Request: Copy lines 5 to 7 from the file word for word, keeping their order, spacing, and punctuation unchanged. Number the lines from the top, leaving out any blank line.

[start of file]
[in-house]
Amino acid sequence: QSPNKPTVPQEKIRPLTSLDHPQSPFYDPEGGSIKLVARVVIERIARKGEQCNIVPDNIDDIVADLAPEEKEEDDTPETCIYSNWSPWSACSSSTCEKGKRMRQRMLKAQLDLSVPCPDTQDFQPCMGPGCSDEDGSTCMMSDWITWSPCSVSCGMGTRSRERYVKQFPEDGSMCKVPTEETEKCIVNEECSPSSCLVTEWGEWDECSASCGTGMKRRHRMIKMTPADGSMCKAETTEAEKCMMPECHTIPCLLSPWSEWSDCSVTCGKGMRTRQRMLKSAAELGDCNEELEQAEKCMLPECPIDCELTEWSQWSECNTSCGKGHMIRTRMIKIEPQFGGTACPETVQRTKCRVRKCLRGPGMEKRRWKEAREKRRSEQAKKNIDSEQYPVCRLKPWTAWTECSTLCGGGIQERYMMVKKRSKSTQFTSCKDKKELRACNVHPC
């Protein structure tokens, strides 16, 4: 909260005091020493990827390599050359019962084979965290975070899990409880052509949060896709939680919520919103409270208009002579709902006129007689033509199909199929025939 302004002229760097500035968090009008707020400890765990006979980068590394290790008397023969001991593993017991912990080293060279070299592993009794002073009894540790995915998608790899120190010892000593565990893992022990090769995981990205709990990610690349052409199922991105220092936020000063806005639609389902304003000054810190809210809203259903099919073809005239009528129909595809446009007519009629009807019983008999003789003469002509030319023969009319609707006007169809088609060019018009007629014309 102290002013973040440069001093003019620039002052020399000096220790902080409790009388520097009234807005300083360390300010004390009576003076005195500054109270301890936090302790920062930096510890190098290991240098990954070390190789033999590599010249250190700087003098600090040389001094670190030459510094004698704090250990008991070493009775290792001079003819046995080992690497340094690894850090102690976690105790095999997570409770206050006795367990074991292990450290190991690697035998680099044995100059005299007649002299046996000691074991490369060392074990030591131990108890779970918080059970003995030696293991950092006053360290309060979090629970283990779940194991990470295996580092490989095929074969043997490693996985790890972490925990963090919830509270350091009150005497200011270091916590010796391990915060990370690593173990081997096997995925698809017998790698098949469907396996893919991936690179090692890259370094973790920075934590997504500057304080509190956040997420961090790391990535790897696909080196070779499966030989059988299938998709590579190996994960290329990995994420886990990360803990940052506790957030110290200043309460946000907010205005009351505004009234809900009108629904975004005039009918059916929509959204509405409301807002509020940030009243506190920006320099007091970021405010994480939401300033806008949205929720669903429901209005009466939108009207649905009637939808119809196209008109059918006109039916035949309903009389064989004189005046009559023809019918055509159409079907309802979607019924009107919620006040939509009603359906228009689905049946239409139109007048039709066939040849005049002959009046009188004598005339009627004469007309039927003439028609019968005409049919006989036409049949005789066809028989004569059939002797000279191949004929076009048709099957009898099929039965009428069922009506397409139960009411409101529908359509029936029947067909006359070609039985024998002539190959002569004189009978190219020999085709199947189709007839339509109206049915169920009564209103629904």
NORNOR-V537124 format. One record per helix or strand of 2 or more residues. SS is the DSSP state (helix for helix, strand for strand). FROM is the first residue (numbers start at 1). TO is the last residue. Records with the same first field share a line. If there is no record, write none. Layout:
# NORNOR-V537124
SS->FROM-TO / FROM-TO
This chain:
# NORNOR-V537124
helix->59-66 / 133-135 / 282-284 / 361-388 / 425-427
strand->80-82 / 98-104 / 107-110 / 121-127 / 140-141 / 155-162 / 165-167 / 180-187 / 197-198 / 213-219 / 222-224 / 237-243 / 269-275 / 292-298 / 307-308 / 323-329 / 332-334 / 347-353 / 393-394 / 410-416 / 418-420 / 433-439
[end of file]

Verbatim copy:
# NORNOR-V537124
SS->FROM-TO / FROM-TO
This chain: